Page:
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What is the outcome of an appraisal?

Last edited: December 20, 2011

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The outcome of an appraisal might be a community map, a detailed narrative report on themes from interviews, charts with survey results, or ideally a combination of all of these. The outcome of an appraisal should reflect a human rights-based analysis of the information.

A situational appraisal should keep in mind the following objectives and associated sample questions (UNDP, 2005). The following questions and tips can help guide the analysis of appraisal data.

  • Situate the problem in a human rights context:
    • Which human rights are at stake? The international framework of treaties and standards protecting women’s rights can be found on the UN Women website.
    • What types of remedies do women and girls need?
    • How does the current situation compare to the international human rights framework?
    • Is a legal framework in place and is it in line with international human rights norms?
    • How do customary, indigenous, or other informal norms and practices promote or hinder women’s rights in the context of this problem?
  • Think in terms of issues, not institutions – the justice sector is comprised of multiple mechanisms through which women attempt to claim their rights from those who have a duty to uphold them.
  • Think in terms of rights and responsibilities – where a woman has a right, someone else has a responsibility or a duty, and both the woman and the person responsible for granting a remedy must have the appropriate knowledge and capacities.
  • Use data, but avoid analysis deadlock – gathering available or newly collected qualitative and quantitative data is a critical piece of appraisal, but it is easy to become overwhelmed with information. Keep the analysis simple and focused on the initial issue that led you to make an appraisal. Don’t try to solve all the problems in the justice sector at once.

The outcome of an appraisal should serve as a basis for guiding programme development and should help move what started as strong desire for reform toward a list of detailed, achievable goals and objectives.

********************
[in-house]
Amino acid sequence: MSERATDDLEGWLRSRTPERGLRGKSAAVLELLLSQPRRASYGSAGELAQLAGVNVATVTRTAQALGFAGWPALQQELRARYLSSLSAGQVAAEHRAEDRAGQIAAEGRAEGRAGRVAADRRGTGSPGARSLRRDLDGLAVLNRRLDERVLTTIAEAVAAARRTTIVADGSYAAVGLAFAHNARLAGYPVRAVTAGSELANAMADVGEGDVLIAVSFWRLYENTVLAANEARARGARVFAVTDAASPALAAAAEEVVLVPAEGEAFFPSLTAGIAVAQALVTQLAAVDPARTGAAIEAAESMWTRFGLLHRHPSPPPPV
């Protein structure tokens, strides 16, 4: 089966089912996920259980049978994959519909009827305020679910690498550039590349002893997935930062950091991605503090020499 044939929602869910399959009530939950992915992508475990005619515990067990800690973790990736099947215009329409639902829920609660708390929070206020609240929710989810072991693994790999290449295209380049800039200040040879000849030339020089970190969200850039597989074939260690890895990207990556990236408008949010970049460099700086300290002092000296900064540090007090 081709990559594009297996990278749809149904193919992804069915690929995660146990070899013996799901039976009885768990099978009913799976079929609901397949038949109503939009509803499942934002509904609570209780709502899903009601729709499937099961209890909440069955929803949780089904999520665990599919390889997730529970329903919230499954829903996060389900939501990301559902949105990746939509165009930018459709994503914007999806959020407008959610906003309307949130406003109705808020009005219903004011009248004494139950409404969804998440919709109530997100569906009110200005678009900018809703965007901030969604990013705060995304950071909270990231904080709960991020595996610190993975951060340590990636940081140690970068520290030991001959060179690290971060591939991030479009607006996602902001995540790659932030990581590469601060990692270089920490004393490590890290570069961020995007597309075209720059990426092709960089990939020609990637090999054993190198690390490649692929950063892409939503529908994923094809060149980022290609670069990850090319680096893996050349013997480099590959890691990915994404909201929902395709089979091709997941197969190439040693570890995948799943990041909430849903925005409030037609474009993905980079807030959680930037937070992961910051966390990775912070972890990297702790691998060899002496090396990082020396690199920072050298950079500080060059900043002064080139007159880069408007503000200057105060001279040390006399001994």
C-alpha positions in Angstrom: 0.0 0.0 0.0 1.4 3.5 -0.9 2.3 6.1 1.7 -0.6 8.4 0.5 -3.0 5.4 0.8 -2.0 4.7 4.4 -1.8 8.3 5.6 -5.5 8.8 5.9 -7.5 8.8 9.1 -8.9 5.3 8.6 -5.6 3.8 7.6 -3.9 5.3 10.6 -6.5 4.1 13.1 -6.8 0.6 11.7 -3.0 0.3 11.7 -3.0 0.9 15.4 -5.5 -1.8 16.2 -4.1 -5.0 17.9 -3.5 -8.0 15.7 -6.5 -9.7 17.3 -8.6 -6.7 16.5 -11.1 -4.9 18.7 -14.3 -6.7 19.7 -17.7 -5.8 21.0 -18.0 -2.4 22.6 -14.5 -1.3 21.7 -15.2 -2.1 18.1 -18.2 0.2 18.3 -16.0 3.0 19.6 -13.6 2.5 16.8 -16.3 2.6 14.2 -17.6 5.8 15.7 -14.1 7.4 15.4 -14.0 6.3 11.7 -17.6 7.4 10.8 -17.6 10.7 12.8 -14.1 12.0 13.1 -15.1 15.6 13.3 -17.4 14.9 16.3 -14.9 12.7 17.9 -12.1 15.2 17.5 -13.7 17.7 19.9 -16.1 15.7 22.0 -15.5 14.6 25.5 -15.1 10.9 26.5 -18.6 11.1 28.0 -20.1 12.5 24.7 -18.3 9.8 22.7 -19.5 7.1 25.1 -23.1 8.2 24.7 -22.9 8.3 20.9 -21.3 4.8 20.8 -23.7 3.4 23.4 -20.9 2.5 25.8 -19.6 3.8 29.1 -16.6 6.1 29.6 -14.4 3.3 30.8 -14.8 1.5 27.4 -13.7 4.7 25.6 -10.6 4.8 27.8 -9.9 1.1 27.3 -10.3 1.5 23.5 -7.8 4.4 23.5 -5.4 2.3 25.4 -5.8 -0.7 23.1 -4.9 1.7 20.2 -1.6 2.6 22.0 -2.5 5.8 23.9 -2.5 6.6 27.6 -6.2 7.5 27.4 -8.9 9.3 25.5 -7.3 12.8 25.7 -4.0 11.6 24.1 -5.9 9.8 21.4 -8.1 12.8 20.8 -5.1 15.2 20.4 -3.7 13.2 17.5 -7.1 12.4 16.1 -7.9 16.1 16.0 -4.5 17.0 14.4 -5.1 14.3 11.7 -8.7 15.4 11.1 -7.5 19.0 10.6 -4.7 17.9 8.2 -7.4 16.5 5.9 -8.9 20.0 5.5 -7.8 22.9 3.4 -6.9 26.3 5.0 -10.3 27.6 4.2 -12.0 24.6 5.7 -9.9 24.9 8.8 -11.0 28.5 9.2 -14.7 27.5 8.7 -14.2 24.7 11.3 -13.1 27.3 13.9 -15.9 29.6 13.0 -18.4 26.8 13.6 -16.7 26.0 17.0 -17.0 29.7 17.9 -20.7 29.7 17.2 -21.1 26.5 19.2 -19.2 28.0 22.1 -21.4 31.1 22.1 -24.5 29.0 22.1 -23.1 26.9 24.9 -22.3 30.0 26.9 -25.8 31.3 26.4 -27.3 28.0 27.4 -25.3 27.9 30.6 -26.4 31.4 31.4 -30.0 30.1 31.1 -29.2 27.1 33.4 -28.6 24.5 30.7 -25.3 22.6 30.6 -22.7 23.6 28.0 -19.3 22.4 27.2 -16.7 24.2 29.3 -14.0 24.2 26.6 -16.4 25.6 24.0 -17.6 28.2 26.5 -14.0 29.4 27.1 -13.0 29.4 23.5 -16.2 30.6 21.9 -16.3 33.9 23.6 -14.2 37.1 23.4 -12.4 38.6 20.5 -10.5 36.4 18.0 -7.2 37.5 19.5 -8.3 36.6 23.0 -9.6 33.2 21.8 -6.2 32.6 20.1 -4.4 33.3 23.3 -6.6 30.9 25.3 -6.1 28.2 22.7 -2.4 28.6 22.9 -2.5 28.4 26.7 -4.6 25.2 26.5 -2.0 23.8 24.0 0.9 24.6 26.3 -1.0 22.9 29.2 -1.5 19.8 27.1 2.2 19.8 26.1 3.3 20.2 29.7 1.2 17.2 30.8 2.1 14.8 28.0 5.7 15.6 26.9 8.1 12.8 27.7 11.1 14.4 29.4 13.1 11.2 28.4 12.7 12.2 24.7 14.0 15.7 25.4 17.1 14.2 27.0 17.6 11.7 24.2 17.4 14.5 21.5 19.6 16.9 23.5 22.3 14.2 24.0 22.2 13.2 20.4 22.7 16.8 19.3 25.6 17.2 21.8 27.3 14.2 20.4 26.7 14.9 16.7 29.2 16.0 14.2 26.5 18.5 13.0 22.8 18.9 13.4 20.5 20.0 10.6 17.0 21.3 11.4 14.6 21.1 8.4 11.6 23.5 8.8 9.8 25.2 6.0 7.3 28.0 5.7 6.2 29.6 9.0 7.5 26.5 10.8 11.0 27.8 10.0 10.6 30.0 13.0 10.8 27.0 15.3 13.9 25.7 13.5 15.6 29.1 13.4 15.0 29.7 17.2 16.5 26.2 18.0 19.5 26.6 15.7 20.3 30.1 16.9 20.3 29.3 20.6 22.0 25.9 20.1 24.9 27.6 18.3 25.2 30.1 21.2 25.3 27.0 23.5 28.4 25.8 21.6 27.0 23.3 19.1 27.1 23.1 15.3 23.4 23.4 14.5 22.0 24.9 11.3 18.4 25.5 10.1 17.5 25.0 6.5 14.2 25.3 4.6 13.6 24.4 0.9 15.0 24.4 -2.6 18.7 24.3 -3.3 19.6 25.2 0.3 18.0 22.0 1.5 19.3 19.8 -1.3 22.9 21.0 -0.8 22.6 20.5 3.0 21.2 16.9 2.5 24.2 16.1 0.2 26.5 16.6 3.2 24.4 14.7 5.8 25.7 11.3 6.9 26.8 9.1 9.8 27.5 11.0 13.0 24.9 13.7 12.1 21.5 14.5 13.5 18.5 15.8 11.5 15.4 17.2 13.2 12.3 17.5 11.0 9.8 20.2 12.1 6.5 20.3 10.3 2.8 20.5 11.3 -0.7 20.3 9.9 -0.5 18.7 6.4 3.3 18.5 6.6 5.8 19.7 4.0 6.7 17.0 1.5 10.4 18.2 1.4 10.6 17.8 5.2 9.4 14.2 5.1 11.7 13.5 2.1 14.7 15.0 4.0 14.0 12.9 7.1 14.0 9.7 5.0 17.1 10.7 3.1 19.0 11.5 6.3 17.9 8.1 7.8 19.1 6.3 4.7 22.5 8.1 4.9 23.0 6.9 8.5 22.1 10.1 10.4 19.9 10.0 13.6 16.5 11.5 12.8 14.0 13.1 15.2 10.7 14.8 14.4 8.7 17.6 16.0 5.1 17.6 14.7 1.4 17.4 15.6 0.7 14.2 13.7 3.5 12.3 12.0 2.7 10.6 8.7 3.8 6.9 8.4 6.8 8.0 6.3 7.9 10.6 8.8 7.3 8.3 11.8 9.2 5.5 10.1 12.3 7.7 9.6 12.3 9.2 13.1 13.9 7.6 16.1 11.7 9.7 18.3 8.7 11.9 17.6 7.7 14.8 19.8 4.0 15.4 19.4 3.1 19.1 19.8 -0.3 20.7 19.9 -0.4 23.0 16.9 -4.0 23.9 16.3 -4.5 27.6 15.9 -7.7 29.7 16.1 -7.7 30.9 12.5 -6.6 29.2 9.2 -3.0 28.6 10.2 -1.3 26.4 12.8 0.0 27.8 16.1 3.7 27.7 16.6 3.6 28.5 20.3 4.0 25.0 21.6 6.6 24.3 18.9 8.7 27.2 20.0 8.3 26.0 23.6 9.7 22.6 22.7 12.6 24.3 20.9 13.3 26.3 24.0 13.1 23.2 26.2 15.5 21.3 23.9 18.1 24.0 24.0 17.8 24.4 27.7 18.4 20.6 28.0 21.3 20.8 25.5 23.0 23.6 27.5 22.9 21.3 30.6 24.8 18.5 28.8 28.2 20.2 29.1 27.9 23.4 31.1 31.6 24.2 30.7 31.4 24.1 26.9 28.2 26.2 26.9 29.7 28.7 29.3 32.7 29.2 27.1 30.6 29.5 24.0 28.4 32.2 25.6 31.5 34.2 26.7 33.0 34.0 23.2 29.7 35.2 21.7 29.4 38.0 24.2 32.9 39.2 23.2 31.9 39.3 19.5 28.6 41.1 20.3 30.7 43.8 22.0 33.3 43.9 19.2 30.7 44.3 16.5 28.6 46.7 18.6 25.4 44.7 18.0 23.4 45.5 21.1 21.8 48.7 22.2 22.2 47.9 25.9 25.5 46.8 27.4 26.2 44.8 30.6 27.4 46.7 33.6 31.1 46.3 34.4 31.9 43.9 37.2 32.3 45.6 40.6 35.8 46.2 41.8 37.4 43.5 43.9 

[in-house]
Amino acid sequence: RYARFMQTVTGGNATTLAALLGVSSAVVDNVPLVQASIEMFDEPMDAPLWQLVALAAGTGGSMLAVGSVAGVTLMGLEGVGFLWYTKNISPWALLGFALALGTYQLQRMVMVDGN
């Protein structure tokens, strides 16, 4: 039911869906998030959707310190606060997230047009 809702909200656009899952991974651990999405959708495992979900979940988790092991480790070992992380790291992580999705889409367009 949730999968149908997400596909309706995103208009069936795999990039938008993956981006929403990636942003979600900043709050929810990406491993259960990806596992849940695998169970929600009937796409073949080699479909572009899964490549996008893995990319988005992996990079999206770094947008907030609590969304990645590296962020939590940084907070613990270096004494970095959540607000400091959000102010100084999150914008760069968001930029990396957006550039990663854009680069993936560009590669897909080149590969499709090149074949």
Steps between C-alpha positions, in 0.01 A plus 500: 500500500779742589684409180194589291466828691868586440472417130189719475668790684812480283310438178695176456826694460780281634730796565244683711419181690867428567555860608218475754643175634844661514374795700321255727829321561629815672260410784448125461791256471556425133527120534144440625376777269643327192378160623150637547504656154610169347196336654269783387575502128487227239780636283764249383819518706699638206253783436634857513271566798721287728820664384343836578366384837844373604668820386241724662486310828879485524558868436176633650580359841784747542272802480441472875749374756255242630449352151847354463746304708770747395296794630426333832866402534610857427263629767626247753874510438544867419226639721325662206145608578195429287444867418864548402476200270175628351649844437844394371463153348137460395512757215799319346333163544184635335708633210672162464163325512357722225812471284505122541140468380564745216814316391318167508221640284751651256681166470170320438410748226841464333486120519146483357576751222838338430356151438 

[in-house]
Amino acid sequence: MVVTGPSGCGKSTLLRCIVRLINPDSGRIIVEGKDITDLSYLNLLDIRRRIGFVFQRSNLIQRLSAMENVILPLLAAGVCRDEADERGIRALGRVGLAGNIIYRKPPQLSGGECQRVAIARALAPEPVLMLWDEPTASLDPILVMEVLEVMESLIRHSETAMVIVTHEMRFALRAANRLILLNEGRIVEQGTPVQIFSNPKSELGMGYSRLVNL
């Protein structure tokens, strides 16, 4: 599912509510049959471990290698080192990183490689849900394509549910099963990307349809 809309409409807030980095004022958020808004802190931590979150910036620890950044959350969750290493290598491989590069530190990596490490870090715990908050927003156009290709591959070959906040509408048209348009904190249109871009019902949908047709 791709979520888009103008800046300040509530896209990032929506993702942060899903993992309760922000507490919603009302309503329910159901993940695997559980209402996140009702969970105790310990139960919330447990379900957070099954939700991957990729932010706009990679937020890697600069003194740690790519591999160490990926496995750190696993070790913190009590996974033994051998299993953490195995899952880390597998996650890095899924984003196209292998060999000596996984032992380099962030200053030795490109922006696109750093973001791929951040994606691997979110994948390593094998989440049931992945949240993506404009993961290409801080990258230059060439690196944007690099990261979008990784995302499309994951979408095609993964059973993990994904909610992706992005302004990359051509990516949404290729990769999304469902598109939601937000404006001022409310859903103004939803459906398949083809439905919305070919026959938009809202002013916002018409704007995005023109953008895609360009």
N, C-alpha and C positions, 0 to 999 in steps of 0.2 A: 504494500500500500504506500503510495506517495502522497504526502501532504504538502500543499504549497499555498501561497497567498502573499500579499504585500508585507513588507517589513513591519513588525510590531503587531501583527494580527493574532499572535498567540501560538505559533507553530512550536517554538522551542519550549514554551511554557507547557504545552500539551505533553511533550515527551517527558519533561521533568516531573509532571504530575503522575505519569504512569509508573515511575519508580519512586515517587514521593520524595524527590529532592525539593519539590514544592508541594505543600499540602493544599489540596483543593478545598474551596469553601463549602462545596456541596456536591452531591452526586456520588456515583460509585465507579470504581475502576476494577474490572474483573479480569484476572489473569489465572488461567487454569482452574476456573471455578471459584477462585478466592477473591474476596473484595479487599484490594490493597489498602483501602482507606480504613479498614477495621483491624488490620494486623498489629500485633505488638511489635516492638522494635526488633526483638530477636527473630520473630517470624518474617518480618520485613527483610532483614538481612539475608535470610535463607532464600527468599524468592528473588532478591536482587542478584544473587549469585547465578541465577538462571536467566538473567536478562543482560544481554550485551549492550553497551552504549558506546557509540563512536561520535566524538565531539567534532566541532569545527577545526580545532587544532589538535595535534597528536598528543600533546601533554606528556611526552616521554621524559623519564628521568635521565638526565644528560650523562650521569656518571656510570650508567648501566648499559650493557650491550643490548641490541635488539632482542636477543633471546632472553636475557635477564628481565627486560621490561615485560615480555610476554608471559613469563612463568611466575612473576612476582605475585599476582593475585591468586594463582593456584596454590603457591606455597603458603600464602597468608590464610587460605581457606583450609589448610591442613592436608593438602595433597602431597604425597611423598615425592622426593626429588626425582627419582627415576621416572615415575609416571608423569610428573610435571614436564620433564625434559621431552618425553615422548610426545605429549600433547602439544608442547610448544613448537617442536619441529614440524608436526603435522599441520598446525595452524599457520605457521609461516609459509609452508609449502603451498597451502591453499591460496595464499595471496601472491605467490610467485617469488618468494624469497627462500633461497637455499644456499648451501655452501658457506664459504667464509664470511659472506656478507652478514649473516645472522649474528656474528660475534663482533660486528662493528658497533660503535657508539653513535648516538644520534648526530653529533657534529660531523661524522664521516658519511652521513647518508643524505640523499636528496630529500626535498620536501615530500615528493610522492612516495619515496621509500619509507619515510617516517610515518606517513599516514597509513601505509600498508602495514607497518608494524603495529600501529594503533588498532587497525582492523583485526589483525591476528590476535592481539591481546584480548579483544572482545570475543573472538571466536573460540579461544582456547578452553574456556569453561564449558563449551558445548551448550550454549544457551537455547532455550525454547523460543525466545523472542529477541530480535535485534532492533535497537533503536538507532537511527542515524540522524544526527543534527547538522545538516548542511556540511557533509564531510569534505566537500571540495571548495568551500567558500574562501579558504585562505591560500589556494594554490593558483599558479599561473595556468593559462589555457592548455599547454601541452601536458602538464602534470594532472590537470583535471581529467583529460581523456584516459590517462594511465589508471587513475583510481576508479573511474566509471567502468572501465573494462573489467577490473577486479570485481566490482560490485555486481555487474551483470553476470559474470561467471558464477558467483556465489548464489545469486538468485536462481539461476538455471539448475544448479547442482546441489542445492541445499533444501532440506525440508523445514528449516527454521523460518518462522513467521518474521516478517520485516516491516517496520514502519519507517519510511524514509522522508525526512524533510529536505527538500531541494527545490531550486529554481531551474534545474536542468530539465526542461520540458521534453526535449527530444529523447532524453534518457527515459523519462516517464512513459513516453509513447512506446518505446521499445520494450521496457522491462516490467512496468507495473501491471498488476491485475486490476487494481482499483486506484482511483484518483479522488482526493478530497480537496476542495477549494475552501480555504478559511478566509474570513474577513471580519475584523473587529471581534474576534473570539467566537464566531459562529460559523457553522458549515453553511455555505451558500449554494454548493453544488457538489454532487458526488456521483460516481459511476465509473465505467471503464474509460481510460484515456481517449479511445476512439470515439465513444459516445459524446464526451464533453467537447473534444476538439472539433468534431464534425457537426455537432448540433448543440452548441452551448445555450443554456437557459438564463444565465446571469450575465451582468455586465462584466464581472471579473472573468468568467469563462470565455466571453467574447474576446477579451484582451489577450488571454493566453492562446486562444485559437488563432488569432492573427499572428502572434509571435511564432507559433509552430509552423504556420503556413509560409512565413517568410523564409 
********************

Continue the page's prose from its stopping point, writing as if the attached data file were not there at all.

Vietnam – Ministry Conducts Legal Needs Assessment

As part of the transition from an underdeveloped, soviet-style legal system to a modern rule of law based legal order, the Vietnamese Ministry of Justice carried out a comprehensive legal needs assessment. Due to a serious shortage of trained legal professionals in the country, the Ministry of Justice approached the United Nations Development Programme with a request for technical assistance and donor co-ordination.

National ownership of the assessment produced outcomes more likely to be ultimately employed by the government, and demonstrated that the recommendations were not donor-driven. Additionally, by taking the time to clearly plan out the scope of the assessment and design procedures for the necessary inter-ministerial collaboration, the assessment both stayed focused on its purpose, and relevant to Vietnamese policy making bodies.

In addition to creating a comprehensive needs assessment for the Vietnamese legal system, the process helped increase the legal capacity and awareness of Vietnamese policy/lawmakers. Due to this indirect influence on lawmakers, many of the assessment suggestions have been incorporated into recently promulgated Vietnamese laws—an unintended benefit. Having a comprehensive picture of the legal resources available generally can inform programming specifically related to violence against women by highlighting priority needs.

Source: World Bank – Vietnam. 2003. Delivering on its promise.